A great example of this situation is De’Aaron Fox, a player drafted in the top half of the lottery (#7 overall) in 2007, but he was drafted to the Sacramento Kings. The Kings -in recent memory- are notorious for being an abysmal organization. Part of being a bottom feeding organization like the Kings is not winning many basketball games. So, his rookie and sophomore year, De’Aaron Fox is exactly what we are talking about: a player with low experience and low team wins in the 76-84 ratings groups, through no real fault of their own.
The structure of the NBA draft and its effect on experience vs success shows up as well in the analysis of our own metrics: Average Experience on the Roster (AER) and Average Experience on the Floor (AEF). When we used linear models to gauge the relationship between AEF/ AER and win percentage, we noticed a large difference between the two metrics. As a predictor variable, AEF had a p-value of 0.00323, whereas with AER the p-value was 0.1630. Comparing these to the standard significance of 0.05, we can conclude that AEF is a much more significant predictor of the response variable (win percentage) than AER is. Very similar results occur when AEF / AER are measured as predictor variables with net rating as the response variable. In this case, AEF had a p-value of 0.00179, demonstrating its significance, and AER had a p-value of 0.1265, demonstrating its insignificance.
So what is creating such a large difference in the relevance of AER vs AEF? We point primarily to the NBA Draft. On good teams, the draft picks are generally not as talented and play less, which means less inexperienced players are on the floor, so the AEF for these good teams will be higher. In contrast, bad teams have a lower average experience on the floor because they have higher and often better or more promising young players that they prioritize playing and developing over winning. So, AEF makes sense to be highly correlated with winning. However, most teams have and draft these inexperienced players (every team initially has two draft picks per year), the difference is primarily whether they get heavy minutes.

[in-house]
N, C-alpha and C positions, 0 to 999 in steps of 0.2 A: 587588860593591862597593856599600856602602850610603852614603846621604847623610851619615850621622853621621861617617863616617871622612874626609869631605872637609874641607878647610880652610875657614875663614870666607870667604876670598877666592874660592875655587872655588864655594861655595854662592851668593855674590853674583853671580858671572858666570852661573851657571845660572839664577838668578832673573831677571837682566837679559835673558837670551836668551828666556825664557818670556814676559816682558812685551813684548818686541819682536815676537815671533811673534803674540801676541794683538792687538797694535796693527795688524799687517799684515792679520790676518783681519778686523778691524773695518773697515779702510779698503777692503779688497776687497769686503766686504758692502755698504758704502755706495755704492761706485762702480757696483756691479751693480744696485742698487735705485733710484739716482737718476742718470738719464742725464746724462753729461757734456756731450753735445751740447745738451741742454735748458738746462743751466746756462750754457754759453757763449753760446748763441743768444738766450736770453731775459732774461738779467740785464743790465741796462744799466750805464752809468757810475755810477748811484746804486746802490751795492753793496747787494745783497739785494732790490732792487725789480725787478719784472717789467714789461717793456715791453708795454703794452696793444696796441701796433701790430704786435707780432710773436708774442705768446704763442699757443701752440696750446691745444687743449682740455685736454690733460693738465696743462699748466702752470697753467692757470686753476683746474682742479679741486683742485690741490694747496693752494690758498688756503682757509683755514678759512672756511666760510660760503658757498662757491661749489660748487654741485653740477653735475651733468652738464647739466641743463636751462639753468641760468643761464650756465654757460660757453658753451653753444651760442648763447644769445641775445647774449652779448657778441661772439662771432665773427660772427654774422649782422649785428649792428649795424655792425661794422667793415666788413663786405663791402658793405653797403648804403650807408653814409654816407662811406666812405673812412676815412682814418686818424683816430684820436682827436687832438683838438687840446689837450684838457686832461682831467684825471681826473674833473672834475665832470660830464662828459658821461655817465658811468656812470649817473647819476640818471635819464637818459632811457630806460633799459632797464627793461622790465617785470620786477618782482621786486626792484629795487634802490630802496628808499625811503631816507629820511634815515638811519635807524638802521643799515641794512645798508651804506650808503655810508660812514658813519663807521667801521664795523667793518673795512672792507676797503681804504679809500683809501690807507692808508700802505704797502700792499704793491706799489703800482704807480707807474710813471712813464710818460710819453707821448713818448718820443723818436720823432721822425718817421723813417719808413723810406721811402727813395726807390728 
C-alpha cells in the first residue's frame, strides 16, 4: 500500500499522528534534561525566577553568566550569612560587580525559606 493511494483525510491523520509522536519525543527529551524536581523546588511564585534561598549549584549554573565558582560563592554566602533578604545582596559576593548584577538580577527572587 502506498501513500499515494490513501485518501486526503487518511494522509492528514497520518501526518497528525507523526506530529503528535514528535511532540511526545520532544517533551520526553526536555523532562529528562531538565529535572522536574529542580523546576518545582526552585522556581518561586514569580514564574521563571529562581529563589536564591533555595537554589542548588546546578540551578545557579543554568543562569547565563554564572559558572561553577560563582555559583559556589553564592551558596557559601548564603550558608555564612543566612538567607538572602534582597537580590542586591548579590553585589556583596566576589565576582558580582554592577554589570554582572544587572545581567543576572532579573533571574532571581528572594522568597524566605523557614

In a quick aside, this discussion of minutes distribution also provides an explanation for the correlation between win shares and experience in our under 73 ratings group. Recall this was the only group and metric that had a high r-squared value that we haven’t yet discussed. We will revisit the plot for this group below (left).
We see a cluster of rookies at the bottom left of this plot with very low win shares, effectively “pulling” the left side of this regression line down. Considering the NBA draft again, these are the less talented rookies that got drafted to good teams. These rookies on good teams don’t tend to play very much. As we already discussed, this creates a noticeable difference between our AER and AEF statistics. It also means these rookies have very low win shares; win shares is a statistic directly influenced by minutes played. To demonstrate this point we re-did this plot, but with win shares per 48 minutes (right). We see that WS.48 vs experience has no correlation, confirming our assumption that the trend in this group is only due to uneven minutes distribution. Which, again, is due primarily to the nature of the NBA Draft.
Now, returning to AEF and AER, we wanted to look at other explanations for their difference, beyond just the draft order. We considered shot location data; however, there were no significant associations between AEF and “two point attempt rate”, “three point attempt rate”, “midrange attempt rate” and “rim attempt rate.” We also considered these metrics for opposing teams, where the opponent “rim attempt rate” was nearly significant. The relationship held an R-squared value of 0.1275, and a p-value 0.0527 which is extremely close to being less than the significance level of 0.05. When hypothesizing the reasons for this trend, the answer came down to a defensive scheme. In the modern NBA, the vast majority of teams will try to concede the least efficient shots which are the midrange, however most defensive schemes are built off the principle of either most prioritizing taking away rim attempts or the three point line. Taking away the three point line takes far more energy and effort because to do this there is more ground to cover. For older NBA teams with lots of minutes and mileage on their bodies, it makes sense to take away the rim attempts as the primary defensive focus so the old players can minimize the stress on their bodies, move far less, and lower the risk of exhaustion or possibly injury.